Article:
United Nations International Women Day 2018
Role of women in peace and development
One Day International Conference
Thursday 8th March 2018 from 09:30 to 14:30
University Square Stratford, University of East London, London, UK
As part of our celebration of “International Women’s day” which is celebrated across the world to show the remarkable achievements pf women to the society. The main aim of this one day conference is to critically examine the current status of women in the Arab region. Clearly, women have an untapped potential as a primary mover of greater development within the region and their role in the region is very crucial for increased development, but challenges remain. And so, reforms in economic, social, and political institutions must be made to create an enabling environment for women participation and empowerment.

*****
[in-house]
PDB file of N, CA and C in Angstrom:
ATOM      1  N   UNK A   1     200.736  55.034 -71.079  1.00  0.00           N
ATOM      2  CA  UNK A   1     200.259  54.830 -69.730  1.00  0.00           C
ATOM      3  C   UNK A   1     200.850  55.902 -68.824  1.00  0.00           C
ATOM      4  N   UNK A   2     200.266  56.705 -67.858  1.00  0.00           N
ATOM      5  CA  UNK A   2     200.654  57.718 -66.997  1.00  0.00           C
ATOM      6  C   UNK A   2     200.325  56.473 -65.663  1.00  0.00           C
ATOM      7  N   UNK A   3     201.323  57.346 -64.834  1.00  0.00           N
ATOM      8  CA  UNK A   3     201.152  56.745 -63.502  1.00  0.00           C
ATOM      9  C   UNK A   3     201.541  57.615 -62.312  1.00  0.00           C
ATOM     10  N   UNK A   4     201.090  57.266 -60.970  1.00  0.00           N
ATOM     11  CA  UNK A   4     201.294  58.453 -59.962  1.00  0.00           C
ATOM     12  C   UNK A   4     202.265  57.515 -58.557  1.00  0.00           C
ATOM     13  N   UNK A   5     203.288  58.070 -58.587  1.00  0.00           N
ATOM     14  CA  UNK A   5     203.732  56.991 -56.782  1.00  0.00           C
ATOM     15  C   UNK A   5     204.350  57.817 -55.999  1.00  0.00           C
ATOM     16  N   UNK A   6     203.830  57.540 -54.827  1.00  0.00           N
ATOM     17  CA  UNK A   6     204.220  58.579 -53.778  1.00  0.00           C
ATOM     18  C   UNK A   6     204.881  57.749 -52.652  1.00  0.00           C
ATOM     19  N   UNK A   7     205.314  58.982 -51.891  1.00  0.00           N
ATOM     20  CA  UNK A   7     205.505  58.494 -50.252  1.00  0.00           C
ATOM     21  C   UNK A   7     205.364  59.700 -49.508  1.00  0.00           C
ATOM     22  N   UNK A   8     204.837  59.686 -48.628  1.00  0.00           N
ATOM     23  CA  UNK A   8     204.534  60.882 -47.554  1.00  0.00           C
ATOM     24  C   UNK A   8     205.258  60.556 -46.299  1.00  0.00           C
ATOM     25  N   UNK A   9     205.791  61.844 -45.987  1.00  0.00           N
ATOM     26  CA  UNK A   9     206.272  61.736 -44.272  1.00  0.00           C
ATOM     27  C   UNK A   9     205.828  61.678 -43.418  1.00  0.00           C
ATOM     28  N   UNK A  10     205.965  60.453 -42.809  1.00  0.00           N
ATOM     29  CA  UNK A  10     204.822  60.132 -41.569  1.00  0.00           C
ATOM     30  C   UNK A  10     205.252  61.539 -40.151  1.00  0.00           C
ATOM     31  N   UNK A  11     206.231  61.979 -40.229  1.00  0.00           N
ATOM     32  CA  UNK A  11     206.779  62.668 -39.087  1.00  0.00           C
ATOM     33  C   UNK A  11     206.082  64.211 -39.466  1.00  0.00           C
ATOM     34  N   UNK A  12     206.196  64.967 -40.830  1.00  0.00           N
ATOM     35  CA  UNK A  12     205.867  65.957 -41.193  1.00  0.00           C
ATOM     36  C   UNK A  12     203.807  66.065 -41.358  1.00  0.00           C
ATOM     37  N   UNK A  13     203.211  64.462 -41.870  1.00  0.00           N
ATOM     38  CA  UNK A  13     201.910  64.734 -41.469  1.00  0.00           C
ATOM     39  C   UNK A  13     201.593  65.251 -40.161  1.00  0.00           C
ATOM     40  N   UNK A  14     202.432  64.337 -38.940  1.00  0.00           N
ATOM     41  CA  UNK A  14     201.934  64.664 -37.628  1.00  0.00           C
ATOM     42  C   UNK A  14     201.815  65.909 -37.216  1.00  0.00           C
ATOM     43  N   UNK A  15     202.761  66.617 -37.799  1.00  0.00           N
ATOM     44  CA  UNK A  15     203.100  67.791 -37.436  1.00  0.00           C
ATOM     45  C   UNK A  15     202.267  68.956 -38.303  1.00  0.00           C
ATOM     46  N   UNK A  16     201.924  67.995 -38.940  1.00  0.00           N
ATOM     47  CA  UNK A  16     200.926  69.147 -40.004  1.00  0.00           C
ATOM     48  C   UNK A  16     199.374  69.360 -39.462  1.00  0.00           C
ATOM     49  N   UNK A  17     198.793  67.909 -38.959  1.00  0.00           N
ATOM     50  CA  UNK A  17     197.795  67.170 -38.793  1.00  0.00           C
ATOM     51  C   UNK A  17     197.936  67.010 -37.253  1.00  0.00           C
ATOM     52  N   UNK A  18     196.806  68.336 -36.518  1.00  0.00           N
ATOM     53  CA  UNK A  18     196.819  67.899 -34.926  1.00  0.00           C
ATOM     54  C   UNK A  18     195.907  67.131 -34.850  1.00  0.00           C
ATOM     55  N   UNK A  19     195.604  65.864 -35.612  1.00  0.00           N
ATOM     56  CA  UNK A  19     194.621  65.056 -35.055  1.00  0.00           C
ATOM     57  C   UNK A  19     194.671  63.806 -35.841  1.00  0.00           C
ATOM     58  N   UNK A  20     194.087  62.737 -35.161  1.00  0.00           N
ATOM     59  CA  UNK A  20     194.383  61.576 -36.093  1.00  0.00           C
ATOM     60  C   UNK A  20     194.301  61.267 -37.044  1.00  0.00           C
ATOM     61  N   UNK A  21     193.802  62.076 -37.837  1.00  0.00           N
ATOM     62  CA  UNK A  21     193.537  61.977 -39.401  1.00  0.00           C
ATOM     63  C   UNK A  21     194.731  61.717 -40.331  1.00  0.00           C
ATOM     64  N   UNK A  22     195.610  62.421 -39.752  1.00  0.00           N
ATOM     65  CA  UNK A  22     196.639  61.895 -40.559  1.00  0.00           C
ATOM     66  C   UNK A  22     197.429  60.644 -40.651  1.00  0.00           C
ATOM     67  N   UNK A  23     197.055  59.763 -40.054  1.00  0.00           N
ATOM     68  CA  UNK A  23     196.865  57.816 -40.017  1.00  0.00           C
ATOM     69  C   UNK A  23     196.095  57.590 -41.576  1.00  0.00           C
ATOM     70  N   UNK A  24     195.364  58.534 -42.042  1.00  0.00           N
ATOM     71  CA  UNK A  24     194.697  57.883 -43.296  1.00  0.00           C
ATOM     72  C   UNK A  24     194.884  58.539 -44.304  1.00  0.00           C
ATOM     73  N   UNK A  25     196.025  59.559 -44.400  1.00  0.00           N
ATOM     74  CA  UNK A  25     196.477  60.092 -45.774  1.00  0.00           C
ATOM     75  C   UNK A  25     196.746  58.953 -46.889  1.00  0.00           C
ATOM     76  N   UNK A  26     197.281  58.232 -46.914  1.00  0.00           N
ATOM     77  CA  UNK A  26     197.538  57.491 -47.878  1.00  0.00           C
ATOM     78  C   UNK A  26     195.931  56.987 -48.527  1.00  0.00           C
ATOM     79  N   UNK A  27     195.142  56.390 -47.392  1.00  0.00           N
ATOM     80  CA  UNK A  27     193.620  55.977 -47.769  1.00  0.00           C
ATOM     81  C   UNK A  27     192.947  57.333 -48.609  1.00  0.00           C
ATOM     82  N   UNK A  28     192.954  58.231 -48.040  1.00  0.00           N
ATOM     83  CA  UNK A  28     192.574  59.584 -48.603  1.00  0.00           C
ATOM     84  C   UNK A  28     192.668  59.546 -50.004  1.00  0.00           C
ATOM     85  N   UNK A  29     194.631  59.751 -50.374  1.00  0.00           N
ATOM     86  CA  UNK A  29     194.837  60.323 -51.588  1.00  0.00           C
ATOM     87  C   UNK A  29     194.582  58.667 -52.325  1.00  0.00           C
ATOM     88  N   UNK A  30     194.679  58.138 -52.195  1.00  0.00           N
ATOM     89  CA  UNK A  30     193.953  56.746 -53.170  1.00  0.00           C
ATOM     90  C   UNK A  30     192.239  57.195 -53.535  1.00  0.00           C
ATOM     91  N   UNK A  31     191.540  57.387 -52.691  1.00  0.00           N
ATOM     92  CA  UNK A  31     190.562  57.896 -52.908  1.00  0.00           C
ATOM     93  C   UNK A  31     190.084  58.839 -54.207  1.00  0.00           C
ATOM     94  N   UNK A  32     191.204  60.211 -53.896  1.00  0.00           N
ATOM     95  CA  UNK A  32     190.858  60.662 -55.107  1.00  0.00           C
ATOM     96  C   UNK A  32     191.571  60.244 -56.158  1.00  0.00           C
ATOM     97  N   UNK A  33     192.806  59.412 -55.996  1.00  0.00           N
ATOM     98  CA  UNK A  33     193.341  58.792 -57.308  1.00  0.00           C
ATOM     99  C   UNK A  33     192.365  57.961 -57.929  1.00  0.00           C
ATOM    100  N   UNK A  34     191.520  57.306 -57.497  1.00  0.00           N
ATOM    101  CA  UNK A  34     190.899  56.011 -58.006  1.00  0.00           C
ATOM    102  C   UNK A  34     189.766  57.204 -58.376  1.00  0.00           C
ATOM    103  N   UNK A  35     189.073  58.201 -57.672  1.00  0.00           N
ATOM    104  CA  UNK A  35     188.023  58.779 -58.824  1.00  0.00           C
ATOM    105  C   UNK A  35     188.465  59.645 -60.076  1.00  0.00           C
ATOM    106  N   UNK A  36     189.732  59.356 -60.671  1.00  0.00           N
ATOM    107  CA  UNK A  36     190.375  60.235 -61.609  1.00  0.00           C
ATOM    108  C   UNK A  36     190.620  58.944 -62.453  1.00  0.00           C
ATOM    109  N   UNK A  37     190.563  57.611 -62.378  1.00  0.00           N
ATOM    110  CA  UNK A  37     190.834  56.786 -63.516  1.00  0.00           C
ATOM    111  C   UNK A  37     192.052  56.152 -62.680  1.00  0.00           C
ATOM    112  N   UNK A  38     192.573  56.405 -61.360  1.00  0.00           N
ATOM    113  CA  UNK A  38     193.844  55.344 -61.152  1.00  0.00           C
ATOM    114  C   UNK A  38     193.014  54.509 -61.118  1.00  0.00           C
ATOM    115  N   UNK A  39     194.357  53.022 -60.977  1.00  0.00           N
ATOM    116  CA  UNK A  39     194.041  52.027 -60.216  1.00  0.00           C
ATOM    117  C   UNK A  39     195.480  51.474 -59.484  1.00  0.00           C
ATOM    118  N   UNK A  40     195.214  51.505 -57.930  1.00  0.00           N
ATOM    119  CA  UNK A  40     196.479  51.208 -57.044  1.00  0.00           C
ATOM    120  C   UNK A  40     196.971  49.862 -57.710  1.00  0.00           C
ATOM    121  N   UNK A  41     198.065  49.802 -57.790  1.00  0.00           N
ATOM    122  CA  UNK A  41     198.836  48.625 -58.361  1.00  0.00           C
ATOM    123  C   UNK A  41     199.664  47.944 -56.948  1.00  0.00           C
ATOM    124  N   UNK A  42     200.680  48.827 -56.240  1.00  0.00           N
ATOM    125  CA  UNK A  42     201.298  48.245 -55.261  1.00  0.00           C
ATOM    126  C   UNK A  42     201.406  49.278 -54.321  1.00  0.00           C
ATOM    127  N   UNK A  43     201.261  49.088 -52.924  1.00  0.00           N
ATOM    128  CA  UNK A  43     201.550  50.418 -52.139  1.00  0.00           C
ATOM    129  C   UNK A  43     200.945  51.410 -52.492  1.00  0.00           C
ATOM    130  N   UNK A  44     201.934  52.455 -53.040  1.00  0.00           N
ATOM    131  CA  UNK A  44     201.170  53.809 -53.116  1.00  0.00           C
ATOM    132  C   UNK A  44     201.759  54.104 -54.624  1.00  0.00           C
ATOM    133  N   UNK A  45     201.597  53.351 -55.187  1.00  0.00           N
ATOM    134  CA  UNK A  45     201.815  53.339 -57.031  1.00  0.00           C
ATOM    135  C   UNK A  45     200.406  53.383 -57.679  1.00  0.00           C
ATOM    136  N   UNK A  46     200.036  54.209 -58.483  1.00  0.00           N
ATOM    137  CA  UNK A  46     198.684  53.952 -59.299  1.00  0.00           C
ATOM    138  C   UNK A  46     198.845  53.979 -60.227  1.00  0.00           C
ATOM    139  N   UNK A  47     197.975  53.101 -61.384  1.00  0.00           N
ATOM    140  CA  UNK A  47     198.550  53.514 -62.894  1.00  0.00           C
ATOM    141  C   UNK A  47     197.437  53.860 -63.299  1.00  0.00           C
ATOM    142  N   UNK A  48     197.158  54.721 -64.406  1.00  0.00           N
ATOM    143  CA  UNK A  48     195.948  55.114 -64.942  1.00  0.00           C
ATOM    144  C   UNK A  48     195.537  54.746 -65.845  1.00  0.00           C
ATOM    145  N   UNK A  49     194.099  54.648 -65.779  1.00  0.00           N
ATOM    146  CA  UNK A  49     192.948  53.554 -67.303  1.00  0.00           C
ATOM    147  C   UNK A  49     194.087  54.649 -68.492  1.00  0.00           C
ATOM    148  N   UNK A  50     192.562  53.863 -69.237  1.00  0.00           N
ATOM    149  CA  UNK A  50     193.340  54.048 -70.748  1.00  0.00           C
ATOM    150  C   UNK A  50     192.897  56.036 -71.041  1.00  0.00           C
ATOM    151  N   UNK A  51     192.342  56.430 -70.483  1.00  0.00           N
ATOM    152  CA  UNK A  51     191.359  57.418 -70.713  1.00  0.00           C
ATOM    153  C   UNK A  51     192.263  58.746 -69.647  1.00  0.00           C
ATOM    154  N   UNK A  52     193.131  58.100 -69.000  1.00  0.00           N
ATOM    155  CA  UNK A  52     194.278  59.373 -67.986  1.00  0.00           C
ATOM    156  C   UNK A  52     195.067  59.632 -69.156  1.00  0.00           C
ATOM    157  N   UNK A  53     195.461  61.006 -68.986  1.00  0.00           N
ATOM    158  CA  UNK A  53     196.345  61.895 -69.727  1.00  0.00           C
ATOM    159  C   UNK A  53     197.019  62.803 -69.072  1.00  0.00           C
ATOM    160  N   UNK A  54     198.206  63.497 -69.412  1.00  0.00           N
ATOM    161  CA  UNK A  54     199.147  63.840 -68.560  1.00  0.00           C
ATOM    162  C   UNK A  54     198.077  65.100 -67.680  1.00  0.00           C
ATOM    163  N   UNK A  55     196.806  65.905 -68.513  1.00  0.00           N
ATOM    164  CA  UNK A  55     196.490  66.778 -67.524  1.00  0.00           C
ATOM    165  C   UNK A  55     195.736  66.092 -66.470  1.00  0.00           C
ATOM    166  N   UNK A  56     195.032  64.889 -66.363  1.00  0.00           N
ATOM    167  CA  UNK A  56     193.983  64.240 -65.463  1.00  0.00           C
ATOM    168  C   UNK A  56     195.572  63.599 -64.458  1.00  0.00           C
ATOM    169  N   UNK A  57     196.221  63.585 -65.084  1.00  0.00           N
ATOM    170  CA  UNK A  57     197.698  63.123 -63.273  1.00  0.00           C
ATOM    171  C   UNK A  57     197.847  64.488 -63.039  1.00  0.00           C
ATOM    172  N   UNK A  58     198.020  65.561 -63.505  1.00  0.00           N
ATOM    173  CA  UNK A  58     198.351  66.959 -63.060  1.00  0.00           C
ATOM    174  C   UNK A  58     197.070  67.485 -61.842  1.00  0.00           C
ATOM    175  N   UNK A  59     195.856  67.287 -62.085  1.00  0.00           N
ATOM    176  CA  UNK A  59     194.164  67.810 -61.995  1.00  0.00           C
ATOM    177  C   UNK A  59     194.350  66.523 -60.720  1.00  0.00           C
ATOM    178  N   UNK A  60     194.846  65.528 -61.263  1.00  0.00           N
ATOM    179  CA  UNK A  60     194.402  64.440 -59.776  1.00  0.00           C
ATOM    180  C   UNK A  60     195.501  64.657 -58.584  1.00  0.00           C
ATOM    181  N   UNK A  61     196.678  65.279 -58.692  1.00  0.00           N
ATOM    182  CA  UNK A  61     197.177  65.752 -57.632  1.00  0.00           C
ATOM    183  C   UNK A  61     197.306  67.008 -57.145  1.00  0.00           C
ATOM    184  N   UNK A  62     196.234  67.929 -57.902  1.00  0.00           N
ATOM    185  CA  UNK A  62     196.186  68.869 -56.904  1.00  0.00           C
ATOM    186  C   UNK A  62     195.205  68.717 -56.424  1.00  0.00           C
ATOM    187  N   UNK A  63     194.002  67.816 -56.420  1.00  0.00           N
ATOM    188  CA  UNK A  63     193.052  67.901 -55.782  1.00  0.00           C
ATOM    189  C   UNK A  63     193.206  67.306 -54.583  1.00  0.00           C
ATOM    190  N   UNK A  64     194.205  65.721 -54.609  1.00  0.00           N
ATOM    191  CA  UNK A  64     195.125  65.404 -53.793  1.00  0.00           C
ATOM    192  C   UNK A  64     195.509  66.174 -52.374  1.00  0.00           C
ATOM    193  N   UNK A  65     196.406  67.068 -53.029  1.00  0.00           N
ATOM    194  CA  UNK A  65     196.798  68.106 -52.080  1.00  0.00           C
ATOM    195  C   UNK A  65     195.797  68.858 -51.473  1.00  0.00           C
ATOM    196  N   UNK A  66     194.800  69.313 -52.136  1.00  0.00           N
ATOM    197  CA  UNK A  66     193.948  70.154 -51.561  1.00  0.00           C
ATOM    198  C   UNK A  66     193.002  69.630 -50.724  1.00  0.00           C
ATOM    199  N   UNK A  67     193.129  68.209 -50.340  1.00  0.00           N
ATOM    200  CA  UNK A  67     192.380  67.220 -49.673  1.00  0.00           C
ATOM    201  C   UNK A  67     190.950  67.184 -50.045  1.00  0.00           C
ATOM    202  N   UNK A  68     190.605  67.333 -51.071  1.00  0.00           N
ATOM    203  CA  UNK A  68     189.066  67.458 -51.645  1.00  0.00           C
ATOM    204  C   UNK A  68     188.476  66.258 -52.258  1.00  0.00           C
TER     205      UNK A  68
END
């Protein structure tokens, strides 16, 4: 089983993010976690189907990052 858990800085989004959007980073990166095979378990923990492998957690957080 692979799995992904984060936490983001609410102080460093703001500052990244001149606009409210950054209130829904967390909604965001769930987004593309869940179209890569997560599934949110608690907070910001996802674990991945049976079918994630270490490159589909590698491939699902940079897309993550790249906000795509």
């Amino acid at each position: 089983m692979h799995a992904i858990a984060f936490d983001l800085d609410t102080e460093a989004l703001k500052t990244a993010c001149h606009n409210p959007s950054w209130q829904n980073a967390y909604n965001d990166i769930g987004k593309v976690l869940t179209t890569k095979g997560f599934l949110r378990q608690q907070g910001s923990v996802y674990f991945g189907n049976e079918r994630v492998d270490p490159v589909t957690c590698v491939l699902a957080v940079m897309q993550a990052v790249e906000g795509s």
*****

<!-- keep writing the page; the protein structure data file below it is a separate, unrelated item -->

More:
Women’s welfare in the Arab region has steadily improved in the past few decades with gaps in education and health decreasing the gender disparity gap by 60%, Saudi Arabia for example was among those that improved its educational sub-index score by 11% points (WEF, 2016). Similarly, a report by Assad (El Swais, 2015) stated that girls in the Middle East and North Africa (MENA) region actually outperform boys especially in the maths and sciences. However, in spite of such progress, women in the region remain to be the most vulnerable to poverty because of unequal access to economic and other resources. For example, while 50% of the women in the world are actively employed or seeking jobs, only about half or 27% of women in the MENA are of the same status (World Bank, 2012 cited in OECD, 2014). Thus, it appears that investments in human development are not readily translated to better economic and political outcomes for women and that women’s potential and crucial role in development within the region is still impeded by social factors. Among the key constraints of women in the region for economic participation are: strong patriarchal society; strong public sector and a weak private sector; and lack of support and benefits for women in the employment sector (Assad cited in El Swais, 2015).